1950s Fender Telecaster
(used in Girl Happy)

Original half-sheet poster for MGM's Girl Happy - 1965
Photo courtesy MoviePoster.com

Set mainly in Ft. Lauderdale Florida around Spring break/Easter vacation, Elvis' seventeenth movie, MGM's 1965 release of Girl Happy has Elvis in the role of a musician fronting a band on screen for the first time since G.I. Blues.  His bandmates for this picture were Gary Crosby, the eldest son of Bing Crosby, Jimmy Hawkins and Joby Baker.*

Gary Crosby, Elvis with Telecaster, Jimmy Hawkins and Joby Baker in MGM's Girl Happy - 1965
Screen capture © Warner Bros. Entertainment Inc.

Gary Crosby, Elvis, Joby Baker and Jimmy Hawkins in Girl Happy - 1965
Photo courtesy ebay

The opening setting is a club in Chicago where the band is completing their final performance and convincing the owner, Big Frank (Harold J. Stone), to expense a trip under the guise of overseeing/protecting the over-protective owner's daughter played by Shelley Fabares, unbeknownst to her, during her vacation in Ft. Lauderdale.  This was the first of three Elvis movies that would feature Shelley. She, along with Jimmy Hawkins, her onscreen boyfriend from The Donna Reed Show, would both return the following year in MGM's Spinout. The film also featured Mary Ann Mobley in her first film, in competition with Shelley as Elvis' love interest. She would also return as the love interest in Elvis' next movie, Harum Scarum.*

Gary Crosby,  Jimmy Hawkins, Mary Ann Mobley, Elvis and Joby Baker in Girl Happy - 1965
Photo courtesy fan

Aside from one scene where Elvis is again playing the prop dept.'s Gibson LG-1, in this role as a musician/singer Elvis primarily plays a Fender Telecaster, and interestingly enough this is probably the first an only movie where he is shown performing with electric instruments that are "visually" plugged in.  This particular instrument is an early 1950s "black guard" Telecaster finished in Butterscotch blond and modified with a Bigsby B16 vibrato tailpiece.

Early Fender advertisement featuring the Precision bass and Telecaster guitar
courtesy Vintage Guitars and Basses

Leo Fender introduced the Fender Telecaster in 1950 as what is considered to be the first solid body electric guitar to go into major production and revolutionized the industry.  Initially conceived and designed in 1949 as a one-pickup model called the Esquire, it went into full production in its two-pickup configuration originally named the Fender Broadcaster.  It featured a solid ash body with a 25.5" scale length 21 fret 7.25" radius bolt-on maple neck, single coil bridge and neck position pickups, volume and tone control and 3-way switch.  Shortly after, the single pickup Esquire was reintroduced at a lower price.  At the time Gretsch had a drum line out called the Broadkaster, albeit different spelling, so Fender renamed their guitar the Telecaster and it was one of Scotty's first guitars coming out of the NavyNot wanting to waste decals there were a small number of guitars released in the interim with the "Broadcaster" portion cut out and named simply "Fender" on the headstocks.  These rare instruments are referred to as "Nocasters."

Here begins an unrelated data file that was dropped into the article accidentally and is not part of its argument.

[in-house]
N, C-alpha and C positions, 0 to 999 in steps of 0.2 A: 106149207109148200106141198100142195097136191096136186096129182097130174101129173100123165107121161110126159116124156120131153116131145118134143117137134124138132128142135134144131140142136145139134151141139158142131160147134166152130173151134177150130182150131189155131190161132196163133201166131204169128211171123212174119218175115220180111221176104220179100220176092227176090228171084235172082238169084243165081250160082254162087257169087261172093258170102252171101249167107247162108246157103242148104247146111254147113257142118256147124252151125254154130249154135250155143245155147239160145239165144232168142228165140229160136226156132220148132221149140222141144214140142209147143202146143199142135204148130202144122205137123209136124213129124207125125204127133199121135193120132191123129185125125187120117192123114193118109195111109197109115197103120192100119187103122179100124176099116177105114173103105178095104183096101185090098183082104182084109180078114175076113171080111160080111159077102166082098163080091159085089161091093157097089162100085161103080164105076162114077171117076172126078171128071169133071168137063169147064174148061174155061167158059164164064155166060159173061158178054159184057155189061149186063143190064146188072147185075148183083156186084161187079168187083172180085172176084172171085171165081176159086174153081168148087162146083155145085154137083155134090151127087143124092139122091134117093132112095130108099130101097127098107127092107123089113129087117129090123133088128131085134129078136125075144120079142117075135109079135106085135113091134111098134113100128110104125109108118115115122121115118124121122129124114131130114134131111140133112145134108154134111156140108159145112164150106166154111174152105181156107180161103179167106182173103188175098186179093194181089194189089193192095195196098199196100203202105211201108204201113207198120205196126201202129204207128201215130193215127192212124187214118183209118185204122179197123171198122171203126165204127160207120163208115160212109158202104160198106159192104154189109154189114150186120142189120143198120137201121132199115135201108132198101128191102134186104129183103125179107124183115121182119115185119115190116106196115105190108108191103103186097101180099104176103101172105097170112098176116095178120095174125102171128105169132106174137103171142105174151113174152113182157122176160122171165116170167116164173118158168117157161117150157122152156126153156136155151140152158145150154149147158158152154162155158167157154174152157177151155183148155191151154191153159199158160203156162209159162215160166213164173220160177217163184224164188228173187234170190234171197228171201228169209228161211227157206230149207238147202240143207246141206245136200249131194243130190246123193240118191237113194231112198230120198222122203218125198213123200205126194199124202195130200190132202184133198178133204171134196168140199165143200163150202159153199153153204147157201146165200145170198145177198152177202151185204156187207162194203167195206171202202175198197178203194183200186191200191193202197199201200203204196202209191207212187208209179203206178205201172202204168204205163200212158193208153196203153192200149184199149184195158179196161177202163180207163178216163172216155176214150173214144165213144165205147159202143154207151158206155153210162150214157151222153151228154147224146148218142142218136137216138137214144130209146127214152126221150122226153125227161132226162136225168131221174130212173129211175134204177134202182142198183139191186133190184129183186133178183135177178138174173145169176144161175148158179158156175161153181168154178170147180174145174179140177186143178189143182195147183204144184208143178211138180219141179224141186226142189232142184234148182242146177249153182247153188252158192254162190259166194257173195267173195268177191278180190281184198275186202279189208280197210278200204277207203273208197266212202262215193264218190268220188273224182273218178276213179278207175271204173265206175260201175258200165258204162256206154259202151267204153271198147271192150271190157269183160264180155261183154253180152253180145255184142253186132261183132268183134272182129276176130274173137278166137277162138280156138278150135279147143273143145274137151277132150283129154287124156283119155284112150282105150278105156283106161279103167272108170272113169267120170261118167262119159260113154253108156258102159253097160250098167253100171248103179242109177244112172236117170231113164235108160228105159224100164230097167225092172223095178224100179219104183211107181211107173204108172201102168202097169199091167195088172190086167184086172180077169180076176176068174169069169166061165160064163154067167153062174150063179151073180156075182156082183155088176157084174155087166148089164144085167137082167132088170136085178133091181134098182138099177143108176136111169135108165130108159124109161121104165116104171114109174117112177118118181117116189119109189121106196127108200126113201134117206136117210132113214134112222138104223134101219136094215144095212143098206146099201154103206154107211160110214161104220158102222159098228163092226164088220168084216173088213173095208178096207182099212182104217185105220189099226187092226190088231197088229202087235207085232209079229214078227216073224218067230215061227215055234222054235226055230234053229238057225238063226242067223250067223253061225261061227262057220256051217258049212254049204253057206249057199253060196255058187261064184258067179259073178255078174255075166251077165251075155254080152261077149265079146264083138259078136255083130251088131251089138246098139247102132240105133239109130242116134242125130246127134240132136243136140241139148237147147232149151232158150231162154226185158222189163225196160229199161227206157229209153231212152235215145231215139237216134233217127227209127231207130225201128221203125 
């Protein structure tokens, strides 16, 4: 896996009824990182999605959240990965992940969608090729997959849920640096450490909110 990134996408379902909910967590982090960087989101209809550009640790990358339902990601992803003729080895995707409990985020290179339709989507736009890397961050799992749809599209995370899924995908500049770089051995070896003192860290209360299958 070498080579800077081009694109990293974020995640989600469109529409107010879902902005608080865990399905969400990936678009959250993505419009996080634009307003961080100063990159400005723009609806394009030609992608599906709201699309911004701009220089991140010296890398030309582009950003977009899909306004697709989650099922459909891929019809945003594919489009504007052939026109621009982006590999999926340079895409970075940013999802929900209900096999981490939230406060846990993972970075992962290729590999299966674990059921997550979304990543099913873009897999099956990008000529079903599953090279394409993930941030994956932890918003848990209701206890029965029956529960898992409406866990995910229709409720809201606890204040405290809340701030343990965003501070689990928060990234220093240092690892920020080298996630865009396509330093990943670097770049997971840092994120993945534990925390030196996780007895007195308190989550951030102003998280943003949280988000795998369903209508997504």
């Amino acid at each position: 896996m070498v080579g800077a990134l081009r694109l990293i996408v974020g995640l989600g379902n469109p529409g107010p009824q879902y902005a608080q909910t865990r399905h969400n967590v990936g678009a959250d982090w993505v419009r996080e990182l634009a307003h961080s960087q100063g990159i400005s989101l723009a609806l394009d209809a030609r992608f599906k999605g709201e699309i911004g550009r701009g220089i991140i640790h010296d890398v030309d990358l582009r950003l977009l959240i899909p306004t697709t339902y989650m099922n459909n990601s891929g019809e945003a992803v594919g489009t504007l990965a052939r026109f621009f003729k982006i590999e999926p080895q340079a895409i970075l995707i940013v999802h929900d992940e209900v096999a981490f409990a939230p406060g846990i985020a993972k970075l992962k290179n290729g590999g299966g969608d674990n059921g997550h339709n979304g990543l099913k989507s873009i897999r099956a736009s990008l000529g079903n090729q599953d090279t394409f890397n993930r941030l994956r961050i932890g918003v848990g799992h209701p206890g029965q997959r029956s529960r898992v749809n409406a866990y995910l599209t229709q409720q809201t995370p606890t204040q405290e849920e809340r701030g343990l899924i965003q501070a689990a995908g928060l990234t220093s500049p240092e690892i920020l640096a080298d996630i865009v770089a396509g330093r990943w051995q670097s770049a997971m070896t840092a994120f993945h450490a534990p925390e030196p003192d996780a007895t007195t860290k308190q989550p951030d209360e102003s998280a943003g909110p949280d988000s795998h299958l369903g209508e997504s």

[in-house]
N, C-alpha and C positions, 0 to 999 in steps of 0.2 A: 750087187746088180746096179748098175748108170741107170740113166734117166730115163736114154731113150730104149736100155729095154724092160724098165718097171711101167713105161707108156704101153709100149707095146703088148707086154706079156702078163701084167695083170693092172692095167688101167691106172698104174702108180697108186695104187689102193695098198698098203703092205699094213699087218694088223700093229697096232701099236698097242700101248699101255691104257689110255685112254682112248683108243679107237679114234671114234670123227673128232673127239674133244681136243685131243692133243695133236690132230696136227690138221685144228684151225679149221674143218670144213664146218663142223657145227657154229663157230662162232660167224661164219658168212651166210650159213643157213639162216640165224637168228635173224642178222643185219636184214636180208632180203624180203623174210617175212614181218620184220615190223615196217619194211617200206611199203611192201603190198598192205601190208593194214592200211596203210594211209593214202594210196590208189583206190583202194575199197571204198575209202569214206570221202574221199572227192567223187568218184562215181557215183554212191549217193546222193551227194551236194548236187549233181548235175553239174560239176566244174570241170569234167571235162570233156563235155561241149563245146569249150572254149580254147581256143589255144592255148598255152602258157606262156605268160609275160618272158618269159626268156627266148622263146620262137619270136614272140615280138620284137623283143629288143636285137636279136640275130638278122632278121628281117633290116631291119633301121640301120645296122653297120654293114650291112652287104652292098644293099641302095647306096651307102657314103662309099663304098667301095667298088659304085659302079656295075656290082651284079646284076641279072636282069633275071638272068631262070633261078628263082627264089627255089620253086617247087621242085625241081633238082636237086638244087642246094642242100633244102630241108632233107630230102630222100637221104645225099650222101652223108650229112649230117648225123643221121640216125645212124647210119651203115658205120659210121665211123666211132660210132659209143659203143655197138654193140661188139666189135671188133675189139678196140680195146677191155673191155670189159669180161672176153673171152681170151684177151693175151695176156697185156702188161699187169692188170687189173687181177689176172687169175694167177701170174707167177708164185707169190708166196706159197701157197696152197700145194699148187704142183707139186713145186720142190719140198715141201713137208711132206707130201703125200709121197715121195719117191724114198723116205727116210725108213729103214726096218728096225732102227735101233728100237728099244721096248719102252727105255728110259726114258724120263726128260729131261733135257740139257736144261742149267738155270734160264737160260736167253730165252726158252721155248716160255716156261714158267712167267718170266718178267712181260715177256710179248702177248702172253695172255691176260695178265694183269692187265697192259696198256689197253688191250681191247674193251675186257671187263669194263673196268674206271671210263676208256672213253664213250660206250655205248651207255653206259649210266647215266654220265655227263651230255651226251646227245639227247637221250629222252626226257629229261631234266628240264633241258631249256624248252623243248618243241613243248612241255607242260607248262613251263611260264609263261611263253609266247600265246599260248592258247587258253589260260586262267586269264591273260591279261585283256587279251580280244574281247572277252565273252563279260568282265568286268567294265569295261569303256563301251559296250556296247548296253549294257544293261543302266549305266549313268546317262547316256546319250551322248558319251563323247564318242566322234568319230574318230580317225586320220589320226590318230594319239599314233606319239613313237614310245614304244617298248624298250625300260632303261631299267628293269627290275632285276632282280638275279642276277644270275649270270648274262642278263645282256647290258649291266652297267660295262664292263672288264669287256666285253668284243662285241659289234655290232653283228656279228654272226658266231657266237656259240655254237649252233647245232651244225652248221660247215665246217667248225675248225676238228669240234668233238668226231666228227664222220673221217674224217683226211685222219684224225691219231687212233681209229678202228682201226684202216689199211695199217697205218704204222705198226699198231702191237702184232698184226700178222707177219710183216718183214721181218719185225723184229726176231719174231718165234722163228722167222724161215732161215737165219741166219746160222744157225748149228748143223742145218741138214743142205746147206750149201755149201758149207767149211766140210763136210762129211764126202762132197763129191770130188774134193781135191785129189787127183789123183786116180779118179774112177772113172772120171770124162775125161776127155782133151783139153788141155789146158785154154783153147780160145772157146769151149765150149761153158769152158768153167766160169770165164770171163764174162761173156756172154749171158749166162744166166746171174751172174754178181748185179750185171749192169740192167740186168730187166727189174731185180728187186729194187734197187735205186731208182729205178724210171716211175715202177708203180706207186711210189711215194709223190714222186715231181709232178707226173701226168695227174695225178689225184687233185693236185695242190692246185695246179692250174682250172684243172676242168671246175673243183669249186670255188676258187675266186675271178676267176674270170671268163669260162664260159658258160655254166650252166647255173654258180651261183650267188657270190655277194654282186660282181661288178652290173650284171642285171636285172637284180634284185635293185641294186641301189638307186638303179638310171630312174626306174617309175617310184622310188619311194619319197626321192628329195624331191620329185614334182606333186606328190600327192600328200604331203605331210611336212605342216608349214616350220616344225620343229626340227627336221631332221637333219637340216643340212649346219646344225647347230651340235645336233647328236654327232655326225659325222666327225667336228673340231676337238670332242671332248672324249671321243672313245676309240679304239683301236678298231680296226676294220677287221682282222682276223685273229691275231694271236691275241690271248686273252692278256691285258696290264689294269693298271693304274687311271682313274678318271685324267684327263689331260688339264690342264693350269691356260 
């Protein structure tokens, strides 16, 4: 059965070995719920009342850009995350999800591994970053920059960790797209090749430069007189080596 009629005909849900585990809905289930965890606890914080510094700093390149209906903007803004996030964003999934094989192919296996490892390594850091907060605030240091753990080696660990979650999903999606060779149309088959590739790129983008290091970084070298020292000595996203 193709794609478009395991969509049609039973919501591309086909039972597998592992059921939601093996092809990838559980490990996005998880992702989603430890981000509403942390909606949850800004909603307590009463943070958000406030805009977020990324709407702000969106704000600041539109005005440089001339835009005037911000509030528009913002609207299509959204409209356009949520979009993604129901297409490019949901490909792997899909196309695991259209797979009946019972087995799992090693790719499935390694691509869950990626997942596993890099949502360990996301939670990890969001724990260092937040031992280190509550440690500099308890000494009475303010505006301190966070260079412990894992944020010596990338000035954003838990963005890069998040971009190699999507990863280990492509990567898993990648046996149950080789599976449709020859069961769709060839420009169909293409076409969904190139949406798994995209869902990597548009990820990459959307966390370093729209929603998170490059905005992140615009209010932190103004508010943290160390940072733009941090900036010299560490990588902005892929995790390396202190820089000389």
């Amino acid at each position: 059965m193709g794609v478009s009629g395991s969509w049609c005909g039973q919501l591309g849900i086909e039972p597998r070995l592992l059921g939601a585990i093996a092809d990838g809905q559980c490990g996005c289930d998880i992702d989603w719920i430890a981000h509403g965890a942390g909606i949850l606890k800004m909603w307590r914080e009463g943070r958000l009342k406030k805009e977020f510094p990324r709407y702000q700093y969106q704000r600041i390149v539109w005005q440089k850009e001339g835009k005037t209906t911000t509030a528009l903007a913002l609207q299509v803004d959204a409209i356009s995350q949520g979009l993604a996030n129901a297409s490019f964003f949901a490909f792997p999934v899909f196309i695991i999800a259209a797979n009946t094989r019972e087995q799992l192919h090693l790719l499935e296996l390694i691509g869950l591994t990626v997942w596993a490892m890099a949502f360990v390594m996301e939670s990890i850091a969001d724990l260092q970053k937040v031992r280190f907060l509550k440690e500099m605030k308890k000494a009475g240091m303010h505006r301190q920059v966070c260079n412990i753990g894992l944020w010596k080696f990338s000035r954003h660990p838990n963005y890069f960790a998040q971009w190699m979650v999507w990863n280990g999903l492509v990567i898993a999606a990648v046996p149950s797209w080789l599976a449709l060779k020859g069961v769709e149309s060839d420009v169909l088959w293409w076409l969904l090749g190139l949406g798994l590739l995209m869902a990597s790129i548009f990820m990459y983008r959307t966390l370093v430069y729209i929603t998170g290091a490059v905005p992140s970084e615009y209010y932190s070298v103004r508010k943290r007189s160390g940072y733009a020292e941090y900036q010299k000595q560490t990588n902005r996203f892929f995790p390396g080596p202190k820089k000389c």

Elvis with Fender Telecaster in MGM's Girl Happy - 1965
Photo courtesy web.

Until around 1954 when the Stratocaster was introduced with white polystyrene plastic guards, the Telecaster pick guards were made of black bakelite. Noted for its twang and often referred to simply as a Tele, they are well established and extremely popular with many players in country music. It was/is the instrument of choice for many other players as well, including James Burton who would become synonymous with Fender's paisley model during the years he performed as lead guitarist in Elvis' TCB band, from 1969 to Elvis' death in 1977.

Refinished 1953 Telecaster in Butterscotch Blond with Bigsby B16
Photo © James V. Roy

Traditionally, the '50s Telecaster bridge is a steel rectangular ashtray type design with three individual height adjusting brass saddles with approximating intonation.  The strings are anchored from the back of the body, load through it and across the saddles in the bridge.  With a modified B16 vibrato tailpiece designed specifically for the Telecaster, the strings anchor at the bar at the end of the tailpiece and tighten or loosen when the bar rolls as the lever is pulled or pressed.

Bigsby B16 vibrato tailpiece (minus bridge)
Photo courtesy Allparts.com

Paul Bigsby, who had built some of the first solid body guitars in limited numbers for Merle Travis and others in the '40s and who designed vibrato tailpieces for many guitars, made the B16 model specifically for the Fender Telecaster in the 1950's. Initially the model was aluminum with a nickel finish and has a separate compensated height adjustable bridge. With a built in bridge pickup ring that normally sits higher than a pickup mounted in a conventional Telecaster bridge, the angle/pitch of the neck has to be adjusted to compensate.

Refinished 1953 Telecaster in Butterscotch Blond with Bigsby B-16
Photo © James V. Roy

Today, Fender Musical Instruments Corporation still produces the Telecaster and now offers it in several versions, including vintage reissues of the '50s models, Custom Shop Broadcaster and Nocaster models in addition to a James Burton signature series and many others.

Gary Crosby, Elvis with Telecaster, Jimmy Hawkins and Joby Baker in MGM's Girl Happy - 1965
Screen capture © Warner Bros. Entertainment Inc.